# Who thinks probability is just a number? A plea.

Many people think – perhaps they were taught it – that it is meaningful to talk about the unconditional probability of ‘Heads’ (I.e. P(Heads)) for a real coin, and even that there are logical or mathematical arguments to this effect. I have been collecting and commenting on works which have been – too widely – interpreted in this way, and quoting their authors in contradiction. De Finetti seemed to be the only example of a respected person who seemed to think that he had provided such an argument. But a friendly economist has just forwarded a link to a recent work that debunks this notion, based on wider  reading of his work.

So, am I done? Does anyone have any seeming mathematical sources for the view that ‘probability is just a number’ for me to consider?

There are some more modern authors who make strong claims about probability, but – unless you know different – they rely on the above, and hence do not need to be addressed separately. I do also opine on a few less well known sources: you can search my blog to check.

Dave Marsay

Mathematician with an interest in 'good' reasoning.

### 5 Responses to Who thinks probability is just a number? A plea.

1. Blue Aurora says:

2. One more thing comes to my mind which could be relevant:

Physicist Scott Aaronson argues at http://www.scottaaronson.com/democritus/lec9.html that the core of Quantum Mechanics is just a generalization of probability theory.

He further argues: “if you want a universe with certain very generic properties, you seem forced to one of three choices: (1) determinism, (2) classical probabilities, or (3) quantum mechanics”

So one might argue:

1.) Probability Theory is a generalization of logic (as argued by Jaynes, see also http://bayes.wustl.edu/ )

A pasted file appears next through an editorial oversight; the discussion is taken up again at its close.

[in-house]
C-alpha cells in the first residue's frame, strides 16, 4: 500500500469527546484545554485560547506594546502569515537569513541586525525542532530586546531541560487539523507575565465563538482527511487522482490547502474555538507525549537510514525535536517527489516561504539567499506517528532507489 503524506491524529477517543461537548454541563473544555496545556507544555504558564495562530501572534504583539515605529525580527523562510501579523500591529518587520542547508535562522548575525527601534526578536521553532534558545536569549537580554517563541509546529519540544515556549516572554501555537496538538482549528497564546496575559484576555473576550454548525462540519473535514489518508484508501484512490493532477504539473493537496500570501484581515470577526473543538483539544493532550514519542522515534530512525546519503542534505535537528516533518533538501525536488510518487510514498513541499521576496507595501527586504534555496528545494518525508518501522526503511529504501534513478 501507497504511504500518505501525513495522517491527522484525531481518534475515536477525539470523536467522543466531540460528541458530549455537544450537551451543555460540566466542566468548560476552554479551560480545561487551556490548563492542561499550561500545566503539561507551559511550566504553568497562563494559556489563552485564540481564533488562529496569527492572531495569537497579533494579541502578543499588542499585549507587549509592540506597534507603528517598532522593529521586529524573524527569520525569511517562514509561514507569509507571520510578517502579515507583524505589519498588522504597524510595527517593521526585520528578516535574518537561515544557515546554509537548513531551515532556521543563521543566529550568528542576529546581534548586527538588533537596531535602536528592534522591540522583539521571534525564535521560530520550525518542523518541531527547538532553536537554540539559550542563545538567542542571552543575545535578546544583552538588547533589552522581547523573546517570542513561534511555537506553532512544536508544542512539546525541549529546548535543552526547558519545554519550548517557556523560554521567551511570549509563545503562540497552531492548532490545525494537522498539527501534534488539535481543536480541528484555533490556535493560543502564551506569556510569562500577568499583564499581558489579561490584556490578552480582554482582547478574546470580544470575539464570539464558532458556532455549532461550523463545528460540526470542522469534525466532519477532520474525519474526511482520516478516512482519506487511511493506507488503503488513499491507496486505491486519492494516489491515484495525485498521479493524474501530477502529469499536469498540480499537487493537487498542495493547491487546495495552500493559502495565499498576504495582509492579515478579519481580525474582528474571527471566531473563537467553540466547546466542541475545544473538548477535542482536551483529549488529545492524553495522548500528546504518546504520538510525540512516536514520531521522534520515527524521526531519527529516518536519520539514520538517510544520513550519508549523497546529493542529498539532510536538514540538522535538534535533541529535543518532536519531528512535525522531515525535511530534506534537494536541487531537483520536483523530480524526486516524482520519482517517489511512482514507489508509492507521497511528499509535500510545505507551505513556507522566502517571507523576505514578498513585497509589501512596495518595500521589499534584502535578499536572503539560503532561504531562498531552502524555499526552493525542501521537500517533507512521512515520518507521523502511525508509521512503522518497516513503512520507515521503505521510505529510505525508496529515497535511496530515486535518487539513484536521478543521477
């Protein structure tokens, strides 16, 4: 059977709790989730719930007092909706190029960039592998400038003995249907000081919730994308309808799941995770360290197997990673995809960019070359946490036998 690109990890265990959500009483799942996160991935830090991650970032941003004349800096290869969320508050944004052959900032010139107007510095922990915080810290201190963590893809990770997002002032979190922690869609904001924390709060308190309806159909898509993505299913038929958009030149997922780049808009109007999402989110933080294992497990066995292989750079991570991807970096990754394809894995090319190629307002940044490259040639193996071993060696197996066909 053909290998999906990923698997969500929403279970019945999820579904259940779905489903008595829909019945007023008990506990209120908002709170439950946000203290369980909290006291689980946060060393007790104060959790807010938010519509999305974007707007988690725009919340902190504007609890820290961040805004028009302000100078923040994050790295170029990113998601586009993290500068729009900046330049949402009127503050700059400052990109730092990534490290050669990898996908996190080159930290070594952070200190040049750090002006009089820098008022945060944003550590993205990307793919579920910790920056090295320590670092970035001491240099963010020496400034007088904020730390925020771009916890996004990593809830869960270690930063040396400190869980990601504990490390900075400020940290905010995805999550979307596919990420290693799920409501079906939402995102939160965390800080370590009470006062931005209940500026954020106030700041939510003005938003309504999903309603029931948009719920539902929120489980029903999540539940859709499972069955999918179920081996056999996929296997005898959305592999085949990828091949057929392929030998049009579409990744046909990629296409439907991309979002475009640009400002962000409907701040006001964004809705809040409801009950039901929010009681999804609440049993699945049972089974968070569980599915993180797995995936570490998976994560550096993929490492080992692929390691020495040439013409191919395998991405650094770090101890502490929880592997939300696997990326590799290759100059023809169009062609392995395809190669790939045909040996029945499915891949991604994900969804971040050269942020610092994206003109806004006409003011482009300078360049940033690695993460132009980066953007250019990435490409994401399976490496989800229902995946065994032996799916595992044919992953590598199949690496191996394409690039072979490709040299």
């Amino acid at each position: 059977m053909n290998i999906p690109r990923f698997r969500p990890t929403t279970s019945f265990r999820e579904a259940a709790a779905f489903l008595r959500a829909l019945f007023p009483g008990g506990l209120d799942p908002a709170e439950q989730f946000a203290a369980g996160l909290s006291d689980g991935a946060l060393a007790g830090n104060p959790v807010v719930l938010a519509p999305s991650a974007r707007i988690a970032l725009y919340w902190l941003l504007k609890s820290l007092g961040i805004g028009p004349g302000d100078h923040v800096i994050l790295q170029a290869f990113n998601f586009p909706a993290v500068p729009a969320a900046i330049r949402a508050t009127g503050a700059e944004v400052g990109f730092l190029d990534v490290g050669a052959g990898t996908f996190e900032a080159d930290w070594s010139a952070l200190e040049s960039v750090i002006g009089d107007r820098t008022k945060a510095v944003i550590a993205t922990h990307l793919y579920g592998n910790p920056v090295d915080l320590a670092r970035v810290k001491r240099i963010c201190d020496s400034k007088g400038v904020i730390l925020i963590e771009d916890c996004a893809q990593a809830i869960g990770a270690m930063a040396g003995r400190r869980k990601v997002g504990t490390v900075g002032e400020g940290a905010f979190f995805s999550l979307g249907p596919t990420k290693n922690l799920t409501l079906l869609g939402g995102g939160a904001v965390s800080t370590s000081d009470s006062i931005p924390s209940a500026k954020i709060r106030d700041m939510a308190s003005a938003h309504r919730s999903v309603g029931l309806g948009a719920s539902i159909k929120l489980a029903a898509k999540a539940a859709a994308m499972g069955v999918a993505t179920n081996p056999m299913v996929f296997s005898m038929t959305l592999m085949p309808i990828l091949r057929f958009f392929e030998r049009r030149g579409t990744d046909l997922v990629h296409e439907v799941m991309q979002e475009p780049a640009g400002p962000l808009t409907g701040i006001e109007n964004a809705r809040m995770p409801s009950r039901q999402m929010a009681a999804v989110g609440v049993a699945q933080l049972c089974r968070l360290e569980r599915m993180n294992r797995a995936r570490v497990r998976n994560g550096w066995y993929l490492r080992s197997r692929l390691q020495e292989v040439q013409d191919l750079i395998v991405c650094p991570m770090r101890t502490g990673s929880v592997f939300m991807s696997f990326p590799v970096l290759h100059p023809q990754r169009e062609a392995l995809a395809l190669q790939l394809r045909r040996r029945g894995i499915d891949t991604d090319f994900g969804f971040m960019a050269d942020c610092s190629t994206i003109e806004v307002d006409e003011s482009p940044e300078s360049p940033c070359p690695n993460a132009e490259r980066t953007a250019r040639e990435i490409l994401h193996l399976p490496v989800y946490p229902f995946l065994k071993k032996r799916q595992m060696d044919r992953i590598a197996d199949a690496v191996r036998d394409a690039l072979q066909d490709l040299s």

2.) Quantum Mechanics is a generalization of probability theory

• Dave Marsay says:

Thanks. Scott sheds some light on the mystery that is QM. I get that the classical universe (that we see) is just a projection of some more complicated universe, much in the same way as classical probability might be a projection of some more complex uncertainty. But it seems to me that most QM (as in the Copenhagen interpretation) applies classical probability and tries to gloss over any problems. David Deutsch seems to me to be an exception. One problem is that the Bayesian updating rule is non-relativistic, so one has a clash between relativity and QM. DD writes around this, and it seems to me that some of his work can be read as supporting the view that weight of evidence is a more fundamental (and reliable) concept than classical probability / information (which only make sense within epochs), and so QM seems to me to demand a reformed concept of probability. But, as far as I know, physicists still seem to calculate classically and then have various rules of thumb to work around any problems that this might cause, so they are pushing for any reforms. Of course, their advantage is that they can do experiments, and so do not need to rely on this aspect of mathematics is not. But I do nudge any that I meet, and enquire about any change.

3. Bob Nease says:

I trained at Stanford under Ron Howard. He was very, very careful to note that there is no such thing as an unconditional probability; his preferred syntax for the probabilit of x was {x | E}, in which E represented all of the experience of the decision maker (or the decision maker’s agent) at the time of the probability assessment. This was back when formulas were written on paper with mechanical pencils, and the act of conditioning all of the assessments created muscle memory of the importance of this concept.